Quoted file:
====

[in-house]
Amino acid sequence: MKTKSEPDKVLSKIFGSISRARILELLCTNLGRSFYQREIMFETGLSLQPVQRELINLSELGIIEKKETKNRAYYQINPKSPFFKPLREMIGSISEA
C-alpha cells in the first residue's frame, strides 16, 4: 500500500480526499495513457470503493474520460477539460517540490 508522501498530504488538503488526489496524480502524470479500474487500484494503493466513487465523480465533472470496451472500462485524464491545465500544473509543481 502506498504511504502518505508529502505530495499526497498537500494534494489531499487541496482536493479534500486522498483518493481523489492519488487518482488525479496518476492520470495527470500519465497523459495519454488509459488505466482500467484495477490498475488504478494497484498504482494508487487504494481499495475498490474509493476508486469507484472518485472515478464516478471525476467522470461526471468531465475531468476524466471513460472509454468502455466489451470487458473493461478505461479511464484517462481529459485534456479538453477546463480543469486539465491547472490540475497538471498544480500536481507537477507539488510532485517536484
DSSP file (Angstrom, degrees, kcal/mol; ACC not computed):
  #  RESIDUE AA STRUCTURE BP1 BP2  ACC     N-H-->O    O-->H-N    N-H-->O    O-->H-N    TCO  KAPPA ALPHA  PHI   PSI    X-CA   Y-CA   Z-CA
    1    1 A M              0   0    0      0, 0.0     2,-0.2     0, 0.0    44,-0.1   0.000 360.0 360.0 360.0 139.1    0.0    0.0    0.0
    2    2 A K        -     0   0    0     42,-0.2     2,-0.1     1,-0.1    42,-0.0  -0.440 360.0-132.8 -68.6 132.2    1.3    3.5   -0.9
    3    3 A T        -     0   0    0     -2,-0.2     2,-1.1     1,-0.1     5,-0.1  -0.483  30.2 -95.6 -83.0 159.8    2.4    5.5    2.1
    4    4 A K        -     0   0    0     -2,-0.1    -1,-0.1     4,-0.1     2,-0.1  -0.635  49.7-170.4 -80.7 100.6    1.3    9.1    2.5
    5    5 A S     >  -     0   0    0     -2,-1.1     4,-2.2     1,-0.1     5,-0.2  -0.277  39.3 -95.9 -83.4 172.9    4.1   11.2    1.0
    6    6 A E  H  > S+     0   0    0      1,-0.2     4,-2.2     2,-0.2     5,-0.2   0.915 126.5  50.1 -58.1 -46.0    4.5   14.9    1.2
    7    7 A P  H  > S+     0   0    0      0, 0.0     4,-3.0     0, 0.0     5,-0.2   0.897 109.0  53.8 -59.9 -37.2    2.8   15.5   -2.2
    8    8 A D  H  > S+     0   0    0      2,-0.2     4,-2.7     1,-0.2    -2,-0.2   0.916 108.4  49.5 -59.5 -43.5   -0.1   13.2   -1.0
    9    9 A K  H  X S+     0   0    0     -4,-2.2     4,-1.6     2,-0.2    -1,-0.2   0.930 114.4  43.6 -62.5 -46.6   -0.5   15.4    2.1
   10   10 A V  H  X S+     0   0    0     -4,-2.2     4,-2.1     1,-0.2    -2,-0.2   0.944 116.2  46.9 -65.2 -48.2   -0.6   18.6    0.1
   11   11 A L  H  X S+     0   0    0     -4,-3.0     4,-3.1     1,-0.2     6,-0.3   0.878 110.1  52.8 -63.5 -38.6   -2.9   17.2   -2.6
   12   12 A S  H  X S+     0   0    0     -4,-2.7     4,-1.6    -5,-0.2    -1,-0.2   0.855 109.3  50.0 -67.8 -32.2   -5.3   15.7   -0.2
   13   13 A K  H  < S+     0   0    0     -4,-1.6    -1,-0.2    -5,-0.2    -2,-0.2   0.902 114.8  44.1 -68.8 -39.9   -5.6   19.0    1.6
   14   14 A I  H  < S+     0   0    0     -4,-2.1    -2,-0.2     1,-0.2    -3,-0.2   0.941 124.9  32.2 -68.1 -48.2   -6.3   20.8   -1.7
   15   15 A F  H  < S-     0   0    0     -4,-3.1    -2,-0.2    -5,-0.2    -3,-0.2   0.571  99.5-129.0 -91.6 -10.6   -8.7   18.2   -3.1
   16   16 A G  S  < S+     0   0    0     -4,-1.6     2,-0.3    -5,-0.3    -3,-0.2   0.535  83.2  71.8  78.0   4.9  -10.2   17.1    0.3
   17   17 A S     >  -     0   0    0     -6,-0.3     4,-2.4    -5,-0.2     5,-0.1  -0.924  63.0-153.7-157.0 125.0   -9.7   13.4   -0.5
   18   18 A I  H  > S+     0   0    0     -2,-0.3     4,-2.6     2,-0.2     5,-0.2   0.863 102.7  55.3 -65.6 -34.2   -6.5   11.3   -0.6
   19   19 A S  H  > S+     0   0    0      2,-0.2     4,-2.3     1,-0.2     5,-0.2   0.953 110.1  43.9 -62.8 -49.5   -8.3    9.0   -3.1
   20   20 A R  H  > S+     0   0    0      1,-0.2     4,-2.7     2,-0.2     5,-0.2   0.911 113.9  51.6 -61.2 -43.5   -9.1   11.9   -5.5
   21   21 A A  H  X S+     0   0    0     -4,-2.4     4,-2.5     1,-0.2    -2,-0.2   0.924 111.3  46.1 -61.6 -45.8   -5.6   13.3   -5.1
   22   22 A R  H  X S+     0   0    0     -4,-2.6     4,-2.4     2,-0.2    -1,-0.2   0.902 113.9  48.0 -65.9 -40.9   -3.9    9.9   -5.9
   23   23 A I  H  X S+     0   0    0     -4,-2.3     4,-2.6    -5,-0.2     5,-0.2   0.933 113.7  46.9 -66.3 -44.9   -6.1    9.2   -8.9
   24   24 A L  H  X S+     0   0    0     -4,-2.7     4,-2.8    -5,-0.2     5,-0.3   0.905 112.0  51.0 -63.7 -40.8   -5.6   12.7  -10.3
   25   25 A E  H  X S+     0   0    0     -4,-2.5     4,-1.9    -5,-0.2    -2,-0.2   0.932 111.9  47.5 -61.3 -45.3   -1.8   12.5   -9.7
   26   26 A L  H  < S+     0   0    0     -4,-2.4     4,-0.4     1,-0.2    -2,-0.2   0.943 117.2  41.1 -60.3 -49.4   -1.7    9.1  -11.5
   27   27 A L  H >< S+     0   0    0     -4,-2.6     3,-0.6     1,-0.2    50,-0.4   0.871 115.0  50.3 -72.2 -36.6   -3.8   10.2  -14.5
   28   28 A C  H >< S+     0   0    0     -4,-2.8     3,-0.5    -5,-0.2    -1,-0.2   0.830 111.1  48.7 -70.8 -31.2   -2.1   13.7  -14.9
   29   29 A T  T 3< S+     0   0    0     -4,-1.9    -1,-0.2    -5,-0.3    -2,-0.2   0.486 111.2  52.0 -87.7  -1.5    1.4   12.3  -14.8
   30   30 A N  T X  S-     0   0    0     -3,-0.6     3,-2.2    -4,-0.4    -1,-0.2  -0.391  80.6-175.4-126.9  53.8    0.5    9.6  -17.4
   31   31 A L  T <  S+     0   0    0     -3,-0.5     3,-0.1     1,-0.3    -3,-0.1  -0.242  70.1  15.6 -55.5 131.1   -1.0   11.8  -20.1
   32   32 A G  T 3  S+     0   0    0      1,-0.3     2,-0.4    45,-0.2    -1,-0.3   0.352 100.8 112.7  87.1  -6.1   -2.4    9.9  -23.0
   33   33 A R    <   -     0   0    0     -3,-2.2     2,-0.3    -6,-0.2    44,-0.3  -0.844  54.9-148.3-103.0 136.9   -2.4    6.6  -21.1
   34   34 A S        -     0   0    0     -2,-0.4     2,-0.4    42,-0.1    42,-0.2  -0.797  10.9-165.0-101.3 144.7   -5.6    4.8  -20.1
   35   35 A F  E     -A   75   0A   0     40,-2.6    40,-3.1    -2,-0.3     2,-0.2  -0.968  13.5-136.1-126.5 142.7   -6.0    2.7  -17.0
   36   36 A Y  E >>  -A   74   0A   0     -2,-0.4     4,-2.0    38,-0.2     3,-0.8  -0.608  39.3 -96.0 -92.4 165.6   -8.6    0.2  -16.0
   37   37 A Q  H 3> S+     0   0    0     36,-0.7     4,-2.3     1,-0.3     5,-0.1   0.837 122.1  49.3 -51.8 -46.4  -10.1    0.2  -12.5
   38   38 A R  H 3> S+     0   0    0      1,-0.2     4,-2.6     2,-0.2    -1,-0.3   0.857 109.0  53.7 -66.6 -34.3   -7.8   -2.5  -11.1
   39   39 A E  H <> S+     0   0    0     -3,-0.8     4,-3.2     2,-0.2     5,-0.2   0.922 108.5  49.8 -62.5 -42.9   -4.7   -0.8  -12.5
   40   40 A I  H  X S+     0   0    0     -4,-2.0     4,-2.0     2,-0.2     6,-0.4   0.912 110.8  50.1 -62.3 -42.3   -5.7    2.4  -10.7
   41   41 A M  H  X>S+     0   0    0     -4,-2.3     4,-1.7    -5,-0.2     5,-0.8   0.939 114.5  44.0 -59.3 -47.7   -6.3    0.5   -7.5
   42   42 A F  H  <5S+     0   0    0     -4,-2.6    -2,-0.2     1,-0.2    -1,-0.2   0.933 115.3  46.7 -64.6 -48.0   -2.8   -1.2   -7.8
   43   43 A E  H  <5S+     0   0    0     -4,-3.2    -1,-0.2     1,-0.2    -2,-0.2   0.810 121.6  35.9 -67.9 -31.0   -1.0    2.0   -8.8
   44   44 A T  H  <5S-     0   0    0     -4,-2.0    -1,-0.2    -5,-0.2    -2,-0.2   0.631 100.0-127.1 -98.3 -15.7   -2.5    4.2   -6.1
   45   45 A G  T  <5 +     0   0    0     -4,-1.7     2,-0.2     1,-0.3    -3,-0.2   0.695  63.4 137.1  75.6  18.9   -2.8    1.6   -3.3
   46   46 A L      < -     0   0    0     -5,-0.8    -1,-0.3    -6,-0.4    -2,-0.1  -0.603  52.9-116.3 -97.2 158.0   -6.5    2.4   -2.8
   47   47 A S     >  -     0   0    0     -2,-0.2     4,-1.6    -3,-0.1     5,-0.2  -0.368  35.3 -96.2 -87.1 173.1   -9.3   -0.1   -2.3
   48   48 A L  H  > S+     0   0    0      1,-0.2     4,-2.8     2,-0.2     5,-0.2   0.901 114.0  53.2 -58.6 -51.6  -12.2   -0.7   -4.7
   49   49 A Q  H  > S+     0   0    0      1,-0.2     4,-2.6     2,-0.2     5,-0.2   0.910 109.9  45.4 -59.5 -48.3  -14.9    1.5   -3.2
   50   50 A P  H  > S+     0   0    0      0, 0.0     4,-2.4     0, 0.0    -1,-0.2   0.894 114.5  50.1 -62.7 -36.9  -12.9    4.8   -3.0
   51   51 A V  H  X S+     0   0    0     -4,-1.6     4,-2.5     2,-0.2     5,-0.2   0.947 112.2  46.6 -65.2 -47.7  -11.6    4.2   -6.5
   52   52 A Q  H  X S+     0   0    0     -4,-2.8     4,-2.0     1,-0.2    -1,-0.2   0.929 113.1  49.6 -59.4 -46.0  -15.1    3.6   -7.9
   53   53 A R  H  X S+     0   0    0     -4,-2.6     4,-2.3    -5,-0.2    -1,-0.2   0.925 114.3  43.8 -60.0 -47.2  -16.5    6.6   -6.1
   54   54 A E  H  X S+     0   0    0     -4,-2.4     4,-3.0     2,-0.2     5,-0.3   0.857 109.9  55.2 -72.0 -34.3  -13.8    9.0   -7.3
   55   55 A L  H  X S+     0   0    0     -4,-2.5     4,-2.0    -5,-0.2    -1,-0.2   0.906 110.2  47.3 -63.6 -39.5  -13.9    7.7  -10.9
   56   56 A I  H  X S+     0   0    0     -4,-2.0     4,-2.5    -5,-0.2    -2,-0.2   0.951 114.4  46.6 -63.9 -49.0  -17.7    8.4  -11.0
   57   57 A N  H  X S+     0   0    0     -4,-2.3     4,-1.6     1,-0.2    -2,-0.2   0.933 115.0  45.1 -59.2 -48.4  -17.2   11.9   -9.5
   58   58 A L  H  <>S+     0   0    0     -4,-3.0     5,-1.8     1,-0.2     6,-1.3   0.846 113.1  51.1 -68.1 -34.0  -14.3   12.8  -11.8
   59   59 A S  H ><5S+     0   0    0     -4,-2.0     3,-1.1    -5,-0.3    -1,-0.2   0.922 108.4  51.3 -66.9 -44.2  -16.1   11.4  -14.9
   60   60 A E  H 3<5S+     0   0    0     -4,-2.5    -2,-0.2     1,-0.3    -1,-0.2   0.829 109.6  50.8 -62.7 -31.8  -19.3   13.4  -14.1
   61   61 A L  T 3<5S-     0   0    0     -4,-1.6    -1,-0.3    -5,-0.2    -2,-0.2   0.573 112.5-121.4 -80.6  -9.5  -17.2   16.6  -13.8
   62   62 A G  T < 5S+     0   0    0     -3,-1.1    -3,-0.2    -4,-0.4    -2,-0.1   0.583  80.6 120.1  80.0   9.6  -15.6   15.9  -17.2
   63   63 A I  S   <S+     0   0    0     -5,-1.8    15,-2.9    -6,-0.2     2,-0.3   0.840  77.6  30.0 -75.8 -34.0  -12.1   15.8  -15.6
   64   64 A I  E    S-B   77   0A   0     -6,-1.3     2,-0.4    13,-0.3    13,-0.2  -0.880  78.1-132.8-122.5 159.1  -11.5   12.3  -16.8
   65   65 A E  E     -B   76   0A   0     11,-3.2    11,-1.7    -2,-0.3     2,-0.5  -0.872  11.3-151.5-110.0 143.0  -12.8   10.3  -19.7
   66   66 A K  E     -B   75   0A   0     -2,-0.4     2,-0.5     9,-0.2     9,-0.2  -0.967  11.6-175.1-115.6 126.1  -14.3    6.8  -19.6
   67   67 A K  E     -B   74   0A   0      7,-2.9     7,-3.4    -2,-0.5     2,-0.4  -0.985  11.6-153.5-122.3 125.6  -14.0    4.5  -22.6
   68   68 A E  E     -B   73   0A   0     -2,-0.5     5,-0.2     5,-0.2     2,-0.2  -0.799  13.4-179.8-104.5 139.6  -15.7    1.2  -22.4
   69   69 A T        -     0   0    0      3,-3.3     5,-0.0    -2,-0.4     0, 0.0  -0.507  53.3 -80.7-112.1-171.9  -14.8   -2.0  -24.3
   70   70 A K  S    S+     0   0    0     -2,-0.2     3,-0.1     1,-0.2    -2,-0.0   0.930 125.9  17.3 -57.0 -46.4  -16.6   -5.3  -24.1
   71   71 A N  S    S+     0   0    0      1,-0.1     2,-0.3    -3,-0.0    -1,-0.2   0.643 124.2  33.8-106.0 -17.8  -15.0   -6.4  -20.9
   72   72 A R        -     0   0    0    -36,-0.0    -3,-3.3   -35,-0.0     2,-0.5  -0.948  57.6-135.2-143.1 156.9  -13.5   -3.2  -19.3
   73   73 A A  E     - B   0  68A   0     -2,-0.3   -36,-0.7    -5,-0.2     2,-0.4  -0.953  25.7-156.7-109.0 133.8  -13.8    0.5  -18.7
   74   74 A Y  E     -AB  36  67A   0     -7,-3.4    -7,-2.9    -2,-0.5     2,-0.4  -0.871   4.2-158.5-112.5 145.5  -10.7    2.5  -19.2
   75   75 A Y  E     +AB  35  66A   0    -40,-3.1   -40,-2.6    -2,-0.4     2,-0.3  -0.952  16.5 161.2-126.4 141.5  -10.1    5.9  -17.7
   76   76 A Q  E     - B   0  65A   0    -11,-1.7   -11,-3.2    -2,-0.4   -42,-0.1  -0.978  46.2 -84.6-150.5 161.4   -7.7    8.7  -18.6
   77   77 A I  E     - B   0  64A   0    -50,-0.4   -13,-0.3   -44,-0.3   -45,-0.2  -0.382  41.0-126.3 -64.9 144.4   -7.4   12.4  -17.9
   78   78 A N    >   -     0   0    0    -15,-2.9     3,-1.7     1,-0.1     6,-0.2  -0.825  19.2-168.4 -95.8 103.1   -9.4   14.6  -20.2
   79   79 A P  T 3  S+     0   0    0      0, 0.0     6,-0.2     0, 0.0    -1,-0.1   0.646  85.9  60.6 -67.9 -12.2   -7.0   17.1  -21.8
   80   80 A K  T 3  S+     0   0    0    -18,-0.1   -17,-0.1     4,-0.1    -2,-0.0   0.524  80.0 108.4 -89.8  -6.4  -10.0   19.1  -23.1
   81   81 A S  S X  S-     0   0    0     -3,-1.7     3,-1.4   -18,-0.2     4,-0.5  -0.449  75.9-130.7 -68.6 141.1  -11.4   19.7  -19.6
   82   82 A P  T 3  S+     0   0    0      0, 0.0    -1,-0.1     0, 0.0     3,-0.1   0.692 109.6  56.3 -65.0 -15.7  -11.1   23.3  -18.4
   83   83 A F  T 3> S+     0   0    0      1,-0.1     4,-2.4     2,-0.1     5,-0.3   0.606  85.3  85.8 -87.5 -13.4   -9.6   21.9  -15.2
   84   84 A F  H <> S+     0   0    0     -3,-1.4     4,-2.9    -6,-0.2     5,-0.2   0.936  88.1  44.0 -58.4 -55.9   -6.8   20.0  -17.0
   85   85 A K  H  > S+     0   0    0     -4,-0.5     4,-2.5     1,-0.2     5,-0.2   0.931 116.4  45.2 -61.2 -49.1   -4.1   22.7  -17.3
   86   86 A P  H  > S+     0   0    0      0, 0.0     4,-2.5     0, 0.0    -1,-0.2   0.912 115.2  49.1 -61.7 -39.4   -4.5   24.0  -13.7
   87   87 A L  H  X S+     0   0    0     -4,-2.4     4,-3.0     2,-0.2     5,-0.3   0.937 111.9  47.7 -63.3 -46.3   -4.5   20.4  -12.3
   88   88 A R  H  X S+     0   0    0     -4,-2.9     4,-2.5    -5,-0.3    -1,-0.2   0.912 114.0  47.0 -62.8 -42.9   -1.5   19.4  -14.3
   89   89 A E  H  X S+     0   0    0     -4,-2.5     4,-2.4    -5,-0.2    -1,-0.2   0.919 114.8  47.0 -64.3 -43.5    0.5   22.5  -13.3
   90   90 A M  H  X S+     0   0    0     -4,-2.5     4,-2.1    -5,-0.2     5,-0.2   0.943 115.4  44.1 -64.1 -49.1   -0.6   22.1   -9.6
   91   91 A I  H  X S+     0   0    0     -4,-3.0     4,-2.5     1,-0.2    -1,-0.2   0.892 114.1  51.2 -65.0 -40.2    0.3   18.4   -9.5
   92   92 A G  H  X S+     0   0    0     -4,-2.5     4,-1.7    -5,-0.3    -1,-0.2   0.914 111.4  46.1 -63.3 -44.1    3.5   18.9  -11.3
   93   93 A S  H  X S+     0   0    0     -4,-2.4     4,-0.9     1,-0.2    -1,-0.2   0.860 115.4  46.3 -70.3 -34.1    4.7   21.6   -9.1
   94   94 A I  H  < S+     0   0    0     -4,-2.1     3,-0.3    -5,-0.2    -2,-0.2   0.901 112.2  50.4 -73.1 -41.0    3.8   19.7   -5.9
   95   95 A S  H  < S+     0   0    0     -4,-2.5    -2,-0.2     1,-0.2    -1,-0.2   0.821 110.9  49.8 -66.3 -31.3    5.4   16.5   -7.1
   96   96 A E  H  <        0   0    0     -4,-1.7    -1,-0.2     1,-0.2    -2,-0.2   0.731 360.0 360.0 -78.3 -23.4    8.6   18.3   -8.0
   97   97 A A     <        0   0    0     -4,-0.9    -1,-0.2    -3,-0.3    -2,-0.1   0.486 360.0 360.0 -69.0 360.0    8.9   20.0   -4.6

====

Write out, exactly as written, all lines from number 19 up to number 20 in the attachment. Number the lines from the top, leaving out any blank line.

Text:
   14   14 A I  H  < S+     0   0    0     -4,-2.1    -2,-0.2     1,-0.2    -3,-0.2   0.941 124.9  32.2 -68.1 -48.2   -6.3   20.8   -1.7
   15   15 A F  H  < S-     0   0    0     -4,-3.1    -2,-0.2    -5,-0.2    -3,-0.2   0.571  99.5-129.0 -91.6 -10.6   -8.7   18.2   -3.1